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Tommy Henry had a tough task in front of him, even for someone without the flu. He was the starting pitcher in the rubber game of the 2019 Michigan baseball team’s Super Regional series against UCLA, a team that hadn’t lost a weekend series all season. 

Henry threw a seven-inning gem to eliminate the Bruins and secure the Wolverines a spot in the College World Series and followed it up with a complete game shutout over Florida State to move Michigan within a game of the championship series. 

Michigan coach Erik Bakich, of course, praised Henry for his role in these two wins. But Bakich attributed much of the Wolverines’ success to then-pitching coach Chris Fetter.

“I remember Chris being a masterful tactician and putting a game plan together,” Bakich said.

Henry was drafted 74th overall in the MLB draft that summer, separated from rotation-mate Karl Kauffmann by just three picks. Last Friday, Fetter followed his proteges into the big leagues, signing on as pitching coach of the Detroit Tigers. He leaves large shoes that will take several months and dozens of interviews to fill.

If Fetter’s success at Michigan and Bakich’s glowing review are any indication, the Tigers’ young group of pitchers will benefit significantly from a chance to work with him.

“He is one of the brightest pitching coaches in the world,” Bakich said, “and he has the unique ability to understand very advanced metrics and data and communicate them in a very simple way to the players.”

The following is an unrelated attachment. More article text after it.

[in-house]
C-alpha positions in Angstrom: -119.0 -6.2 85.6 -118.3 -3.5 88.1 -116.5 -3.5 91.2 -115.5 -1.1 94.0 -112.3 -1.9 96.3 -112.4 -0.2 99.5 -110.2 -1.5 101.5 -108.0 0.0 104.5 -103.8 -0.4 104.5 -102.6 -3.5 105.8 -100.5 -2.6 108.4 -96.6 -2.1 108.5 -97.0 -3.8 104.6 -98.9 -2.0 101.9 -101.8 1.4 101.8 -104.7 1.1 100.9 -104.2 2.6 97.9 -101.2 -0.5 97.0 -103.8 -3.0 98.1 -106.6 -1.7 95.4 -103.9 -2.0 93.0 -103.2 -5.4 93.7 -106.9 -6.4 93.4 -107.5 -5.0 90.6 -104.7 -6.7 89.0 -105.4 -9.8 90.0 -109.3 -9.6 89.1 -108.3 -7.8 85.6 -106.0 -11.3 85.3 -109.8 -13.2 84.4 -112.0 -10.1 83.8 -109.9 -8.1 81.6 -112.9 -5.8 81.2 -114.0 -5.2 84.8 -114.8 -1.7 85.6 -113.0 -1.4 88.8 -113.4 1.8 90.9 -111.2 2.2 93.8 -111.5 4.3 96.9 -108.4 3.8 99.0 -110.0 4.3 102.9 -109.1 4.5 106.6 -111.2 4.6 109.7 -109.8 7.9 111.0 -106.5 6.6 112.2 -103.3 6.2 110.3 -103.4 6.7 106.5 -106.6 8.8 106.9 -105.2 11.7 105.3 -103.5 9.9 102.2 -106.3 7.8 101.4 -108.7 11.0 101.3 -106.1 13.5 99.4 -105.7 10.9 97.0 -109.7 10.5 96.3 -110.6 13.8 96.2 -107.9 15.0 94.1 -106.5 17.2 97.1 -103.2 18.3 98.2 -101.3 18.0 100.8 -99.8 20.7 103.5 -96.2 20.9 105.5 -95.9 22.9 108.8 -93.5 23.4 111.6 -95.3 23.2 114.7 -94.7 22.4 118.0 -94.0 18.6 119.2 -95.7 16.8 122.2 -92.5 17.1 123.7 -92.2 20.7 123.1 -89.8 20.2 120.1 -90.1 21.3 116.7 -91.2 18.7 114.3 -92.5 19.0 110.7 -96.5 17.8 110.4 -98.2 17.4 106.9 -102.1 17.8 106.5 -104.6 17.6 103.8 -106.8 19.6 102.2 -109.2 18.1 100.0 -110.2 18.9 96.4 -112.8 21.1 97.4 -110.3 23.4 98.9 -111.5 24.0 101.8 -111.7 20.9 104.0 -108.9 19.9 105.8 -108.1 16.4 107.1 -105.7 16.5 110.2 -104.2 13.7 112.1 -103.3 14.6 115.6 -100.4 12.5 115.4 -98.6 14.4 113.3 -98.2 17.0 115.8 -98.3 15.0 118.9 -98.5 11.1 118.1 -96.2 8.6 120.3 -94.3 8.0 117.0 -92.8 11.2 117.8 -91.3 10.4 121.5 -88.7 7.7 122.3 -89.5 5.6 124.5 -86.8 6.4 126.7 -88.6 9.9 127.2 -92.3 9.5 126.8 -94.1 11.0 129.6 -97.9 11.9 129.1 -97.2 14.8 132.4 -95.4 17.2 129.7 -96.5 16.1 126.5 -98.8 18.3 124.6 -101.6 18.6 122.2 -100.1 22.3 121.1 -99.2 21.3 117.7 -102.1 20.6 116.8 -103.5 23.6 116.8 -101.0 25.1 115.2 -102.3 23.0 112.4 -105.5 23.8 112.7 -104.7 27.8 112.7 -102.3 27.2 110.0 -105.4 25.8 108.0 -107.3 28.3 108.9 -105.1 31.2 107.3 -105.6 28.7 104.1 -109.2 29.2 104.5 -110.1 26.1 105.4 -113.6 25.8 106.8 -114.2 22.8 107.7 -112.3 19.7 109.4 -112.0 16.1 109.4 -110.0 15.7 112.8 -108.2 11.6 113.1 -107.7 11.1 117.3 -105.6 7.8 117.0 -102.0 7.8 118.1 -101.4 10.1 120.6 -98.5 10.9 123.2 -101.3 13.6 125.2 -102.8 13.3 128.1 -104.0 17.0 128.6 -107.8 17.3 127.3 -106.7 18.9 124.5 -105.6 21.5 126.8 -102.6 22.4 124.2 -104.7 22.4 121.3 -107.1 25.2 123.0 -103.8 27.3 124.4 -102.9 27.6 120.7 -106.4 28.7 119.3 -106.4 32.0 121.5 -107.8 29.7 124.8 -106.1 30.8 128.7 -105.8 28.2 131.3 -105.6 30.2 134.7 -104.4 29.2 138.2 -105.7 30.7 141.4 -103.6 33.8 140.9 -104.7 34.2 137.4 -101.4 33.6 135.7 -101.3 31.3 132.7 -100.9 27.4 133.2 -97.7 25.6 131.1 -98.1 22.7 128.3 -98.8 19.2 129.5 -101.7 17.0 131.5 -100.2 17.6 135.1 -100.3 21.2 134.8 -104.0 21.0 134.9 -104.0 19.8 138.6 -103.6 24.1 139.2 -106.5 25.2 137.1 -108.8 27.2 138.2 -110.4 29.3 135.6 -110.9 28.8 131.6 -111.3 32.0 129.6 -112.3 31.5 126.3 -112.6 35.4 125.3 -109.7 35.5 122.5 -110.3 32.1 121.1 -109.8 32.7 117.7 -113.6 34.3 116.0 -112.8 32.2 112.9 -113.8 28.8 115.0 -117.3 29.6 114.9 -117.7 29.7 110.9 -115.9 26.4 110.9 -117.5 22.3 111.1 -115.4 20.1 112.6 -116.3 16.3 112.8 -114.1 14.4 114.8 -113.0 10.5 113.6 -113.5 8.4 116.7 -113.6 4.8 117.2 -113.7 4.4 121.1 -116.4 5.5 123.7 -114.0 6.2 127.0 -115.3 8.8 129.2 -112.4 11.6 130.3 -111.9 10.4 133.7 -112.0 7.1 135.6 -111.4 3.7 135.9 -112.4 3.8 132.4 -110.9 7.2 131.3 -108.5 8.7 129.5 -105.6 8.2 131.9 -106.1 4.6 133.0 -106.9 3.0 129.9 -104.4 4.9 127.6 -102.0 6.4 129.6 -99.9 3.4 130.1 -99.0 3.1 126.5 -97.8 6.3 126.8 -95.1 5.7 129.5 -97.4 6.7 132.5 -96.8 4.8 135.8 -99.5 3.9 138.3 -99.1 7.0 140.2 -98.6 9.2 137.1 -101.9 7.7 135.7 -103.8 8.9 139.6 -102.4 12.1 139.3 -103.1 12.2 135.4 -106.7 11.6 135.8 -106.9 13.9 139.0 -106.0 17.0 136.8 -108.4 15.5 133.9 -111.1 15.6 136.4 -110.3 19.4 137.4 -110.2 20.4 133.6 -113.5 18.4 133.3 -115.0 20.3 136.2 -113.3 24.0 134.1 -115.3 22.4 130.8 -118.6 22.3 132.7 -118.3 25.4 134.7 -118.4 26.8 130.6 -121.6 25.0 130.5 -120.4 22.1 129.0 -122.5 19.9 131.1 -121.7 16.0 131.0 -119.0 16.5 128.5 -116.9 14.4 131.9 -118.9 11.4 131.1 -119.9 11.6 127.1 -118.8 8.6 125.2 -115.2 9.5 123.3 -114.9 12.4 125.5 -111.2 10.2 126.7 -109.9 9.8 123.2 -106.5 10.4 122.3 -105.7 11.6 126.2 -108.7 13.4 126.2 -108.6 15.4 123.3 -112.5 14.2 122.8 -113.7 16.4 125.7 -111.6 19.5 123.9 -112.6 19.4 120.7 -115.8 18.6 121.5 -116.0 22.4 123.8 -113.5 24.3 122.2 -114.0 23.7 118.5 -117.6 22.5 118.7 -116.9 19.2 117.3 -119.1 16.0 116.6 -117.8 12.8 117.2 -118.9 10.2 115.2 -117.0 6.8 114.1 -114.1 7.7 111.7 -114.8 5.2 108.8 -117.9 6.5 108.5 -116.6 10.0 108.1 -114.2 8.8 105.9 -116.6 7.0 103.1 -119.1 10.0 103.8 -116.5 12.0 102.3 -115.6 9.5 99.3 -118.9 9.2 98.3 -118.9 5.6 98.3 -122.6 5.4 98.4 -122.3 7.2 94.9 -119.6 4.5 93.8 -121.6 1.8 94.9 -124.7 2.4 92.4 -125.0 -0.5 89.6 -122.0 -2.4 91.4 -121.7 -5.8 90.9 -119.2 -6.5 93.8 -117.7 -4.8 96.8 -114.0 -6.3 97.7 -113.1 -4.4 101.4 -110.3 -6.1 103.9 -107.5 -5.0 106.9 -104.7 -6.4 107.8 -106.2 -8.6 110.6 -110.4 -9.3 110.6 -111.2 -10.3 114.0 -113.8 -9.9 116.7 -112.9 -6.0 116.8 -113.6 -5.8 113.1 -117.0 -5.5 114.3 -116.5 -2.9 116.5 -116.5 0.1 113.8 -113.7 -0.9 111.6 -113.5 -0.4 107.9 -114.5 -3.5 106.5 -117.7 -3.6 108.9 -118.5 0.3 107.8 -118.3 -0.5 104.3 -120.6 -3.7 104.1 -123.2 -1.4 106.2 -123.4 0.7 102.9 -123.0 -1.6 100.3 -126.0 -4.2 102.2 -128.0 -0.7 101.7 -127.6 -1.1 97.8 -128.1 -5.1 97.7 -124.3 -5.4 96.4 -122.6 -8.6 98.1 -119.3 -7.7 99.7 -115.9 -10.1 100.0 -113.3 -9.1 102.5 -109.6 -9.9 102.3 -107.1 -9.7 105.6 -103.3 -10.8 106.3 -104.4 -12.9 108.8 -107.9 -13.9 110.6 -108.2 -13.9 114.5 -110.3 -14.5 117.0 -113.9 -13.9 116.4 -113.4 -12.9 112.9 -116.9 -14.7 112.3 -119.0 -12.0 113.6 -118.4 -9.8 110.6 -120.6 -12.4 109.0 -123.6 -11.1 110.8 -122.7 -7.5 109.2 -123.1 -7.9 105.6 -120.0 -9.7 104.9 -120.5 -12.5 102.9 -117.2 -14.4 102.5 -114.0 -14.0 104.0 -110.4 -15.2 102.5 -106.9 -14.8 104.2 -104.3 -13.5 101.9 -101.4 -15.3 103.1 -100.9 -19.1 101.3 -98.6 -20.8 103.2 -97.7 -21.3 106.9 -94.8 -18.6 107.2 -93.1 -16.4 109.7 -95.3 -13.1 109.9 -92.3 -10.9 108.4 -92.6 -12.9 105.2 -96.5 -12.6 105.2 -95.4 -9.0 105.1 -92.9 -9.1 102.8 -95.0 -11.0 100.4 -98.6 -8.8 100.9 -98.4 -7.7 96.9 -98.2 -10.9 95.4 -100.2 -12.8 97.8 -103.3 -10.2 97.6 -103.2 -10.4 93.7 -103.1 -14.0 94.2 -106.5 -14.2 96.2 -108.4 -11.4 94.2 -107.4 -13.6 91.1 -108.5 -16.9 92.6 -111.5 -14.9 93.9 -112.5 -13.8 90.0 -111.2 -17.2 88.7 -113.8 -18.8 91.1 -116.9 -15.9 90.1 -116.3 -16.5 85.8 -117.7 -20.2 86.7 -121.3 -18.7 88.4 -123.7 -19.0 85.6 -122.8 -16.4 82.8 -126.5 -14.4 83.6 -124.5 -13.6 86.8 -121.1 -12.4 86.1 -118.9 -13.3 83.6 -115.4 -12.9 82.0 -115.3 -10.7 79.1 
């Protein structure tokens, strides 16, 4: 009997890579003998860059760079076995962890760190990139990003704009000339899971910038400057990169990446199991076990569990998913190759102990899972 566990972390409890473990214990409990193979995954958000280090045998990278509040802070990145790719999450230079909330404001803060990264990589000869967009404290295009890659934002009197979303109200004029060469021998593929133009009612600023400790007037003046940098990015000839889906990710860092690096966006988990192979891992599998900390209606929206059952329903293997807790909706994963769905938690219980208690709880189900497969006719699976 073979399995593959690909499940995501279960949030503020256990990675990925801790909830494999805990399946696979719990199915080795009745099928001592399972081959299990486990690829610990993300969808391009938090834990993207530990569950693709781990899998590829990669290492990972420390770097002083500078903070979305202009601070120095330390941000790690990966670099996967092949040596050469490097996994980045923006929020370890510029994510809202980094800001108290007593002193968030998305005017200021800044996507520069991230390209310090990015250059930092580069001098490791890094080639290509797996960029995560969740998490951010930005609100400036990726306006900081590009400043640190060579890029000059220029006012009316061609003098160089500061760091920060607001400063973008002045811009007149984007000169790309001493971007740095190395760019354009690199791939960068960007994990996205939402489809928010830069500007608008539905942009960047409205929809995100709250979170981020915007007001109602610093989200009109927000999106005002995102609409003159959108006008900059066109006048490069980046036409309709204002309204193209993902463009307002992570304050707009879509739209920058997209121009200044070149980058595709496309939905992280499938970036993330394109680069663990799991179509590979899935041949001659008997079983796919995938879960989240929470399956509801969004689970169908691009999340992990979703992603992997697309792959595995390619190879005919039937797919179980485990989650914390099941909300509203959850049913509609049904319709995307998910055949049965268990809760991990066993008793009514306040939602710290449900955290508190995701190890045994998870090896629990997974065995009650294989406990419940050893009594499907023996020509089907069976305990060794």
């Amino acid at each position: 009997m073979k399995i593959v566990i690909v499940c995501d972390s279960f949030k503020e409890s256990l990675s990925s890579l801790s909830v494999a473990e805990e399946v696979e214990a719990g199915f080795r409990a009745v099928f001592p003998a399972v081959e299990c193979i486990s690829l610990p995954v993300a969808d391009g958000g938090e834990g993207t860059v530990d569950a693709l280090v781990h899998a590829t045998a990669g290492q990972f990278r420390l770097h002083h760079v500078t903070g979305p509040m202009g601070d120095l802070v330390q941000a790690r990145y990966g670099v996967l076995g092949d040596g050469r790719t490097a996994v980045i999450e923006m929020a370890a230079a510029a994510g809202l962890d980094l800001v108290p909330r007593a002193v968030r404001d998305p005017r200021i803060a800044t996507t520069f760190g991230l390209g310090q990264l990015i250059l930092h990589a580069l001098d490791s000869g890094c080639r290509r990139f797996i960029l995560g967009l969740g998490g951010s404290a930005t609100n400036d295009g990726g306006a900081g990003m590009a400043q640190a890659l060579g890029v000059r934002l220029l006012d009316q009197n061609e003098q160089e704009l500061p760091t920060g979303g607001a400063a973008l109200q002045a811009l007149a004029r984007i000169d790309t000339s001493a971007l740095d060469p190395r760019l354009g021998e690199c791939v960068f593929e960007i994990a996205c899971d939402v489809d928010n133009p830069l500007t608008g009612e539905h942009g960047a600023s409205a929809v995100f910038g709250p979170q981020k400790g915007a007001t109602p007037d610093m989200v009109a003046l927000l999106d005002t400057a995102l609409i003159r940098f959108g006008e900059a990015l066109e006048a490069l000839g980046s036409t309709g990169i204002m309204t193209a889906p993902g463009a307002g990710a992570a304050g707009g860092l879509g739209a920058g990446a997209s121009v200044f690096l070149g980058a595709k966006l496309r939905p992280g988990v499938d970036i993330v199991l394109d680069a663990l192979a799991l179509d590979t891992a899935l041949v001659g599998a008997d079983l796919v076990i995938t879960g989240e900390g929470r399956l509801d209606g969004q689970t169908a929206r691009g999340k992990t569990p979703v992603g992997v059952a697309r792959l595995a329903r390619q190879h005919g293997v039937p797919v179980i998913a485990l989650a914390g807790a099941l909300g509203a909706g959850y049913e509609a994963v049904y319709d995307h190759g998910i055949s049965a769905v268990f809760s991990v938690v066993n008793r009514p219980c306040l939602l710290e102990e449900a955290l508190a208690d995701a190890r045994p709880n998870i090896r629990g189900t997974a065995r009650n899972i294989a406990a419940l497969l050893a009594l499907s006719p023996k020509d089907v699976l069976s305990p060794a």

Bakich hired Fetter for those reasons at the end of the 2017 season. Fetter being a Michigan alumnus was a bonus, he said. 

Since then, Fetter has combined his knowledge of the kinesiology of pitching with tactical and strategic brilliance to create healthy, successful pitchers and wins on the field. 

Rather than hold pitchers to staff-wide standards of mechanics, Fetter figured out which delivery worked for each pitcher and went from there.

“We’ve looked more internally at what the players can physically do with the mobility and stability of the joints of their body,” Bakich said. “And then we take that information and help them create a delivery that is the most efficient, and the most repeatable.”

In his role as strategist, Fetter helped pitchers create game plans that exploited the weaknesses of opposing lineups. As a tactician, he called every pitch and helped Bakich make well-informed pitching changes.

“A lot of pitching coaches will call the game based on what they think should be thrown in that particular count or situation,” Bakich said. “And Chris was really good at calling the game based on what our pitchers can physically do, and what pitches they can execute, with pitches he knows they have the highest strike percentage with, to the highest strike percentage location. And he was really really good at combining all of that information with the opposing hitters’ strengths and weaknesses to help put our pitchers in a position to be successful.”

Bakich isn’t sure exactly what Fetter’s role on the Tigers will be — if he will have sovereignty over pitch-calling there, for example — but Fetter’s friendship with Tigers manager A.J. Hinch is a good sign that the two will communicate and cooperate. Such cooperation between Fetter and Bakich served the Wolverines very well.

“In college baseball, you shouldn’t have one coach operating on an island,” Bakich said. And with Fetter at his side, Bakich didn’t. Now the challenge is replicating that rapport with whoever comes next.

Bakich is considering around 20 candidates already to replace Fetter, and he said the list will probably grow to 50. 

“(Fetter) was a huge pickup for our program,” Bakich said. “In order to do that again, it’s gonna be a slow process.”

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